- AMEthyst trial: an 800-patient, U.S.-based multicenter, randomized trial to evaluate the safety and efficacy of the Medtronic Interceptor PLUS Coronary Filter System as an adjunct to percutaneous interventions on saphenous vein bypass grafts (SVGs).
- EMERALD trial: Enhanced Myocardial Efficacy and Removal by Aspiration of Liberated Debris (Medtronic GuardWire temporary occlusion–aspiration system).
- TRA-2P TIMI 50: A phase III trial to assess the effects of SCH 530348 in preventing heart attack and stroke in patients with atherosclerosis (Schering-Plough).
- SOLID-TIMI 52: Testing whether darapladib in addition to standard therapy can safely lower the chances of having a cardiovascular event when treatment is started within 30 days after an acute coronary syndrome in high risk patients. Darapladib has been shown to decrease plaque inflammation and necrotic core.
- Dual antiplatelet therapy studies: XIENCE, CYPRESS, and HCRI-DAPT
- SIRS: Steroids in cardiac surgery
- PainFree SST: A prospective, multicenter clinical trial with two consecutive phases; “Phase I (Protecta Clinical Study)” followed by “Phase II (PainFree SST Clinical Study)”. Collectively, Phase I and Phase II will provide data to support market release of the Medtronic Protecta devices and evaluate the SmartShock technology features in reducing inappropriate shock.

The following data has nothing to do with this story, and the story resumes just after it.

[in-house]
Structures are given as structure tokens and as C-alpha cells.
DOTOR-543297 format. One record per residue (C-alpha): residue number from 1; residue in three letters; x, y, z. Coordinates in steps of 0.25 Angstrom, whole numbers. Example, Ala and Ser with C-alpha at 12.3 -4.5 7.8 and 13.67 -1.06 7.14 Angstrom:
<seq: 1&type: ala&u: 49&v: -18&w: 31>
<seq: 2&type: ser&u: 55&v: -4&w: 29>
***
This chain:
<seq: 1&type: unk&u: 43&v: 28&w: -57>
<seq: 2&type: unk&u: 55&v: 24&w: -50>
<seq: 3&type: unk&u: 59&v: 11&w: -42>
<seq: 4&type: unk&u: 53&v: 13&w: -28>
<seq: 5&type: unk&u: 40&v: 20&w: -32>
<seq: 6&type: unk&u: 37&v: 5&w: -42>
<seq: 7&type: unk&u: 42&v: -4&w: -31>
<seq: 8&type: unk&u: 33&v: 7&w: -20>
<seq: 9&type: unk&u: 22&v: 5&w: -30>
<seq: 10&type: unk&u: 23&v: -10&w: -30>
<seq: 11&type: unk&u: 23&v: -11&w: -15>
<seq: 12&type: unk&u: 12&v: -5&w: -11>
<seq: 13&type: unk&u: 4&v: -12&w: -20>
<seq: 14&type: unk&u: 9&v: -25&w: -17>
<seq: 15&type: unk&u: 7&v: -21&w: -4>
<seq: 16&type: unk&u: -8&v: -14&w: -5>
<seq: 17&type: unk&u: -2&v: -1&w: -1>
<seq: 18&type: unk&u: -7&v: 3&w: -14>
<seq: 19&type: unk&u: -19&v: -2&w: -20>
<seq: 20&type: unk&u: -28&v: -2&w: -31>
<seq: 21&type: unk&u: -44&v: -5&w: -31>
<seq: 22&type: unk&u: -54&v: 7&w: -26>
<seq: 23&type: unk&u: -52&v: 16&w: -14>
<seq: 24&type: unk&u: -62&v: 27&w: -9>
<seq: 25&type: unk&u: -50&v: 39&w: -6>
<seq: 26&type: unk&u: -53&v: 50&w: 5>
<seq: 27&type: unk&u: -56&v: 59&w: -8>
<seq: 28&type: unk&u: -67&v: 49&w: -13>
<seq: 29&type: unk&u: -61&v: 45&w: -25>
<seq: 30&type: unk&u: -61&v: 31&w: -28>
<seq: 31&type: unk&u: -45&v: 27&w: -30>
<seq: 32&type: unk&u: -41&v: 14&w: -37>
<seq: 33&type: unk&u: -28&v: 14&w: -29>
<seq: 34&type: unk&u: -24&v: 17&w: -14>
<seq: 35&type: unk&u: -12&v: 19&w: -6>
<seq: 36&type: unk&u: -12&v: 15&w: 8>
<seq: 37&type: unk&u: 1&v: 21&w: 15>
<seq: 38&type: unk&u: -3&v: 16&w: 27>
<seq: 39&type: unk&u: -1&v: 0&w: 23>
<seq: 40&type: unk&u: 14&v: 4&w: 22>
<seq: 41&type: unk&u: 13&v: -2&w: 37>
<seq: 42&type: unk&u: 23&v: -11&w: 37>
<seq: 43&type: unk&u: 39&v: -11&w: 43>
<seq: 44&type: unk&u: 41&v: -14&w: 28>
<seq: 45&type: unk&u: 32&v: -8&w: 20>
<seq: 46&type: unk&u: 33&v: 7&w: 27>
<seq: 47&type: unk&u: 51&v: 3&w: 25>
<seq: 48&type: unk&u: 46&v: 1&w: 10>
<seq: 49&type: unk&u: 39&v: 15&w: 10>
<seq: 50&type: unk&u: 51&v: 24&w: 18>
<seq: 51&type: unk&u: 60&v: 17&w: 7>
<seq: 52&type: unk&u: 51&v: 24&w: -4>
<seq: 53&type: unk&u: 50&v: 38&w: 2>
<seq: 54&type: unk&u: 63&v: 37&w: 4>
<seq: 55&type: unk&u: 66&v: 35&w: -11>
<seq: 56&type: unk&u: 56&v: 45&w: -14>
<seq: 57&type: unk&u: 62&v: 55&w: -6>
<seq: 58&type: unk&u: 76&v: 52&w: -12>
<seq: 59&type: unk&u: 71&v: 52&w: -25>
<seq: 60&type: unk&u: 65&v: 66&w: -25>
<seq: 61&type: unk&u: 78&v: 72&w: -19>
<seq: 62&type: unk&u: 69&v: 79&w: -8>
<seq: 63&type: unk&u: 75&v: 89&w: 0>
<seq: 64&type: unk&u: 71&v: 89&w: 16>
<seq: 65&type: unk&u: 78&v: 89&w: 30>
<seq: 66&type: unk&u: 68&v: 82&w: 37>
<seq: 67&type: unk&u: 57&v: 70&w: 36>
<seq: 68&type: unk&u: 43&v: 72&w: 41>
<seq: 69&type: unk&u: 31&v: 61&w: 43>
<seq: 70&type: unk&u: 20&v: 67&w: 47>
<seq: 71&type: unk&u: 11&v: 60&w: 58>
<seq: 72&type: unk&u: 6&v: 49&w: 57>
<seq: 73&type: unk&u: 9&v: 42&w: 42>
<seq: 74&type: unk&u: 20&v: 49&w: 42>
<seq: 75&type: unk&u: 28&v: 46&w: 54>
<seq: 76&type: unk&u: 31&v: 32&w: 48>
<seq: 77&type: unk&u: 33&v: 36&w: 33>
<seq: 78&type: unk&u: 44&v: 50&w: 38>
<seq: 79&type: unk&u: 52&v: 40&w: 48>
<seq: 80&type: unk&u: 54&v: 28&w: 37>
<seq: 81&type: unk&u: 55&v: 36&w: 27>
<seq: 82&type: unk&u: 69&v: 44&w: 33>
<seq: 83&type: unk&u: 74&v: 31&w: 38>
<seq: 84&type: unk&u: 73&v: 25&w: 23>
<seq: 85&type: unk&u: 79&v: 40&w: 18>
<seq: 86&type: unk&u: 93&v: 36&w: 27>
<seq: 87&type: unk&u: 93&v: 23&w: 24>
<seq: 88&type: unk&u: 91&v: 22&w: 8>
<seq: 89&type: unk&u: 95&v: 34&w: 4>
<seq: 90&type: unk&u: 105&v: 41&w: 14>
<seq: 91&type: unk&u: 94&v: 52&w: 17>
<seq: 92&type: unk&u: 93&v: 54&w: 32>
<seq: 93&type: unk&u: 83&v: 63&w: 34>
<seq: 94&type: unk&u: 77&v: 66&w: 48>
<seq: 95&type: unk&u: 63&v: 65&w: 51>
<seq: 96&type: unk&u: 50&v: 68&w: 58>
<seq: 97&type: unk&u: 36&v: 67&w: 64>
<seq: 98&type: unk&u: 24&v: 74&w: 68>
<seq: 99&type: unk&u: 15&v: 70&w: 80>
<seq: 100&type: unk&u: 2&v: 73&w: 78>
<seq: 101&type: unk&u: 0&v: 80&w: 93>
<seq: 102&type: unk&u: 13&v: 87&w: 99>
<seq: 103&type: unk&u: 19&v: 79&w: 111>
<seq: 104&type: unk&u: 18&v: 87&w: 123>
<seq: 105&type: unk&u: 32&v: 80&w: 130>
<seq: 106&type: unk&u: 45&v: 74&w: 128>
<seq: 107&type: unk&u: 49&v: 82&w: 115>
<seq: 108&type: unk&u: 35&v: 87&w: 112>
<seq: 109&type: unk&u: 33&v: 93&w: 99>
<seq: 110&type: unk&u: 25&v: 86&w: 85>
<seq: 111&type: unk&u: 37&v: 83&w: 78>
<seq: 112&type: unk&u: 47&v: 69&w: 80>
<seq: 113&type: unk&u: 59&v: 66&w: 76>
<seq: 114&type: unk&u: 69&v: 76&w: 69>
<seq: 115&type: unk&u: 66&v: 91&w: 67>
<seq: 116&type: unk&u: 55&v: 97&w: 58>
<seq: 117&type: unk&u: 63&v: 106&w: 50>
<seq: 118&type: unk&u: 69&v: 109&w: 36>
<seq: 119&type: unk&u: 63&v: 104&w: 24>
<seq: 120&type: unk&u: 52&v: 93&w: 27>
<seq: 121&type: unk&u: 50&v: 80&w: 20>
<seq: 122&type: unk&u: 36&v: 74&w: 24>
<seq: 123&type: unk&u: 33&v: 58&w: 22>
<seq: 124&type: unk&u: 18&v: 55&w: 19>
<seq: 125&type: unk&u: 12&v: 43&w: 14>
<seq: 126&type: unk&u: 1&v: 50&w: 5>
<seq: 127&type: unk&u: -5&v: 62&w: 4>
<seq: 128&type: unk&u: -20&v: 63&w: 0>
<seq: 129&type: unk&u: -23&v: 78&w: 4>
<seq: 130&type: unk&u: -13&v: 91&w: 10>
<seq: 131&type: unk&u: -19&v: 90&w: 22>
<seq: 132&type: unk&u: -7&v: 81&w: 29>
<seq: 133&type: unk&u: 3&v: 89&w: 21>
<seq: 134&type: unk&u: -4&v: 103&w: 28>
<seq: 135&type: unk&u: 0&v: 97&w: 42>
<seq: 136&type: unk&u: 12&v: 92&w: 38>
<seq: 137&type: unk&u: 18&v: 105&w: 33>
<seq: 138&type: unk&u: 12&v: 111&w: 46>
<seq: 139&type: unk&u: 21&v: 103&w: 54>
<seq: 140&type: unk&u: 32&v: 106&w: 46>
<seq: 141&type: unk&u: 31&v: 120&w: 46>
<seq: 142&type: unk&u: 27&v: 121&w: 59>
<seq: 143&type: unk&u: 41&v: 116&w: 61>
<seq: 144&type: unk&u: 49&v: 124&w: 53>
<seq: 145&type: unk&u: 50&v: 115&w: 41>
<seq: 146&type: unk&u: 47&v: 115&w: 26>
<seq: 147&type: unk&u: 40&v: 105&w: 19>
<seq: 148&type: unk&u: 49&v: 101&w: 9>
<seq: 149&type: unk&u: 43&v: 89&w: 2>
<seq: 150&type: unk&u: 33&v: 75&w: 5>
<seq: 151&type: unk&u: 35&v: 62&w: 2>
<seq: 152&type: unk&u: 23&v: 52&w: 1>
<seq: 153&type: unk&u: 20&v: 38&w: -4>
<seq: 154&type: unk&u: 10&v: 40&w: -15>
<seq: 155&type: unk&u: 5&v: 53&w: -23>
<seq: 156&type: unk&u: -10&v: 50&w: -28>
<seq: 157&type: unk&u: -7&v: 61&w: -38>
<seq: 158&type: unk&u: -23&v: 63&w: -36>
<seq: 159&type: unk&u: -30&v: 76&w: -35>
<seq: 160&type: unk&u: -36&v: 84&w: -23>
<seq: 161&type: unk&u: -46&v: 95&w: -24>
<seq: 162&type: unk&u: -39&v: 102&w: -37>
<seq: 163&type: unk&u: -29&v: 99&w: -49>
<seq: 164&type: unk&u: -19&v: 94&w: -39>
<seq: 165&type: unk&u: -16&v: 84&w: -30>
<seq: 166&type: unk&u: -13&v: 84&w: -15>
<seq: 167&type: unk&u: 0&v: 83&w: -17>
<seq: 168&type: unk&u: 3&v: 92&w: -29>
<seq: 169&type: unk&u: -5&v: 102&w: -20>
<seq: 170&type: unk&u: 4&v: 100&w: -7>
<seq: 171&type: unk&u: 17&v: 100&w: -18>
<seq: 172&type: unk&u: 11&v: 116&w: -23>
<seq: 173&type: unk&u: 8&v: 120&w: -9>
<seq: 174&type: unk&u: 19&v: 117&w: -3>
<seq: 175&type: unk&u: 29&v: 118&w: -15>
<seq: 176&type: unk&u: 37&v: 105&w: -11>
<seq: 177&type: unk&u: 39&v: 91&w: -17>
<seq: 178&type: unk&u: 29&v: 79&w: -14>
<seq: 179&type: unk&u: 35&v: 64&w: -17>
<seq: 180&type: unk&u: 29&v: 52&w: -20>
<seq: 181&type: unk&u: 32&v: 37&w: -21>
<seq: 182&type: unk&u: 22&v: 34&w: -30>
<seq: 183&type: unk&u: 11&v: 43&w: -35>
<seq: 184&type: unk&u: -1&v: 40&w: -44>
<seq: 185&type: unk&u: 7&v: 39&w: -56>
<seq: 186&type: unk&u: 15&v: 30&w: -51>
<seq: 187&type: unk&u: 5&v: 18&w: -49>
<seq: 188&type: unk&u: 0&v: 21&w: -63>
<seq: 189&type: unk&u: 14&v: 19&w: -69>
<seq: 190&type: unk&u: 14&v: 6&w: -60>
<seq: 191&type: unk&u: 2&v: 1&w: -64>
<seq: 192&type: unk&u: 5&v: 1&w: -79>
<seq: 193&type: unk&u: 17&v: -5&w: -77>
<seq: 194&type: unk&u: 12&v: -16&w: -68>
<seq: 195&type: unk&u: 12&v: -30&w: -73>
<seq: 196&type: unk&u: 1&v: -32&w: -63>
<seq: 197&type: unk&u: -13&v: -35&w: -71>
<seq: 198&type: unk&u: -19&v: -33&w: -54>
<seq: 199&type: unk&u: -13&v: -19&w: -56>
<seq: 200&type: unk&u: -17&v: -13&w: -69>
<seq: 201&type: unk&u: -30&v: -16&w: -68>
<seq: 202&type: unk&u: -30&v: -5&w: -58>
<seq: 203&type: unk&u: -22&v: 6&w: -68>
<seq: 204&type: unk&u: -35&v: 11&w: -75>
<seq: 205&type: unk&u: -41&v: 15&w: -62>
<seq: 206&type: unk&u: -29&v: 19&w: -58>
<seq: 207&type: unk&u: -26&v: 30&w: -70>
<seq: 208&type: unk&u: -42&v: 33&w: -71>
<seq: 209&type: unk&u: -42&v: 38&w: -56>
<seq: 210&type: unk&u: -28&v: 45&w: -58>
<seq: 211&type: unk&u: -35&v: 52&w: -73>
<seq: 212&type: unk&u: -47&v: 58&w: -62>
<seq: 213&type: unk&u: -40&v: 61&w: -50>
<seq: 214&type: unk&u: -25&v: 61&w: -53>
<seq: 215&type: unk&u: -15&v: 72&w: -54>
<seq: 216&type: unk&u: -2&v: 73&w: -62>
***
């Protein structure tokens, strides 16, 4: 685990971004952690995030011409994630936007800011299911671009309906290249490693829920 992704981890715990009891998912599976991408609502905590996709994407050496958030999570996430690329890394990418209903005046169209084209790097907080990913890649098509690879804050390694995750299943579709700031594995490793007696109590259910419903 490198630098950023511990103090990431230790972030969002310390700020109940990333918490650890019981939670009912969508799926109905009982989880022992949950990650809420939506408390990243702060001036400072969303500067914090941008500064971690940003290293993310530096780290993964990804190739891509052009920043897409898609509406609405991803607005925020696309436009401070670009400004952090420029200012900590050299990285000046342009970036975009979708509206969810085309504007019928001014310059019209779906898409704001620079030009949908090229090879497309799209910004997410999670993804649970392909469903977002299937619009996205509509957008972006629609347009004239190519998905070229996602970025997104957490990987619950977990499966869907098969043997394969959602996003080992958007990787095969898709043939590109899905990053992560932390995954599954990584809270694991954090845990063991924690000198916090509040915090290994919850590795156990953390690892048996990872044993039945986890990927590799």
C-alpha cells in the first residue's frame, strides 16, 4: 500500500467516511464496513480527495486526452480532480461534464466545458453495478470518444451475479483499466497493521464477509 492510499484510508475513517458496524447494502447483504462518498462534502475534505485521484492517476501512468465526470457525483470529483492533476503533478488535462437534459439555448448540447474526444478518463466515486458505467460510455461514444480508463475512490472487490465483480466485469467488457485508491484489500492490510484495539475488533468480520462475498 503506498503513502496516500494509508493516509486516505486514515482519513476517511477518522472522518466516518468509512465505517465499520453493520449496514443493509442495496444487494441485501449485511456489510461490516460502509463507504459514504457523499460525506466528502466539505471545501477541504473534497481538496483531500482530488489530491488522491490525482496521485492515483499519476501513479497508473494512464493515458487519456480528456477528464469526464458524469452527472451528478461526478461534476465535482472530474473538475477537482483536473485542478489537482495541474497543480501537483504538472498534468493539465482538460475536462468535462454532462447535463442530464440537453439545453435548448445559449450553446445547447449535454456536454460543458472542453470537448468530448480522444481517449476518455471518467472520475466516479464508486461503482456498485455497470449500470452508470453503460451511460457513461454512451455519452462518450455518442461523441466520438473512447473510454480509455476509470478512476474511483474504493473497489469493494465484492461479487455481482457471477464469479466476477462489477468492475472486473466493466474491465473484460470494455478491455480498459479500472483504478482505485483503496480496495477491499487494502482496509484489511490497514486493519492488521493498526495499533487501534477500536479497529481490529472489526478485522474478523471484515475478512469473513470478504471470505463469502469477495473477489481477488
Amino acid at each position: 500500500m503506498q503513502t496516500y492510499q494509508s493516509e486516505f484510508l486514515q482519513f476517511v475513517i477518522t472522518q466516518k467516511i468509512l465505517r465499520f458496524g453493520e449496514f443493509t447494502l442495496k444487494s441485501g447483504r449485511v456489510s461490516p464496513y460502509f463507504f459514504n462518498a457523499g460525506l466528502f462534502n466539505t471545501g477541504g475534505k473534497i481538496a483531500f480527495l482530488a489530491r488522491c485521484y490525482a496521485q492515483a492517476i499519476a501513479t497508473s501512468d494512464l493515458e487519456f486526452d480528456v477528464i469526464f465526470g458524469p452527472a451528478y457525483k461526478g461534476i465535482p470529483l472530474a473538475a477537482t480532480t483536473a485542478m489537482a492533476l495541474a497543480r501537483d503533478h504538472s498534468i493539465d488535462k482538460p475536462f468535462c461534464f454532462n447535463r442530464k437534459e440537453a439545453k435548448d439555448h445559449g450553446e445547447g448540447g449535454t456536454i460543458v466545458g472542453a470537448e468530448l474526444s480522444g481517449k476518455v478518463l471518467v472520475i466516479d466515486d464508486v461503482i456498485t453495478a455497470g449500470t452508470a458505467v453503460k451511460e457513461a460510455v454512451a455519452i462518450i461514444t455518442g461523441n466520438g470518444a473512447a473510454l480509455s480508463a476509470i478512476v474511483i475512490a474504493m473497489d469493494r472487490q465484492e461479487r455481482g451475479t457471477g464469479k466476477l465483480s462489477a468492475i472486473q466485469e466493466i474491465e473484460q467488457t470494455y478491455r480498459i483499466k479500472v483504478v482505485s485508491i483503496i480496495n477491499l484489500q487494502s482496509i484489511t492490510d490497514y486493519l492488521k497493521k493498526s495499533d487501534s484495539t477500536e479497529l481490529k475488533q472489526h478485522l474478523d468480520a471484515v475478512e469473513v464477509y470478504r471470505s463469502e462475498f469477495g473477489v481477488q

- Analyze ST: ST Monitoring to Detect ACS (Acute Coronary Syndrome) Events in ICD Patients (St. Jude Medical’s Fortify® ST implantable cardioverter defibrillator system).
- CHOICE: The aim of the study is to see if biventricular pacemakers offer any advantage over conventional pacemakers in patients with heart failure who require pacemakers. The investigators’ hypothesis is that biventricular pacing is preferable to conventional pacing in these heart failure patients (St. Jude Medical).
- TRACER: Thrombin Receptor Antagonist for Clinical Event Reduction in Acute Coronary Syndrome (Merck).
- ROCKET AF: A major clinical trial showing that rivaroxaban (Xarelto, Bayer/Johnson & Johnson) is noninferior to dose-adjusted warfarin for the prevention of stroke or major embolism in patients with atrial fibrillation.
- VIRGO trial: Variation In Recovery: Role of Gender on Outcomes of Young AMI Patients
Can you share your lab’s average door-to-balloon (D2B) times and some of the ways employees at your facility have worked together to keep D2B times under the mandated 90 minutes?
We have a very active, multidisciplinary ST-elevation myocardial infarction (STEMI) committee that meets monthly. We review all STEMI cases and processes, and have utilized Six Sigma strategies in improvement. We are members of the American College of Cardiology’s D2B Alliance. We also have played central role in the planning for the Missouri statewide initiative, Time Critical Diagnosis. Our facility plans to apply for STEMI Level 1 Recognition. Our current average D2B time is 61 minutes, and steadily dropping. Data from the previous quarter showed an average time of 45 minutes.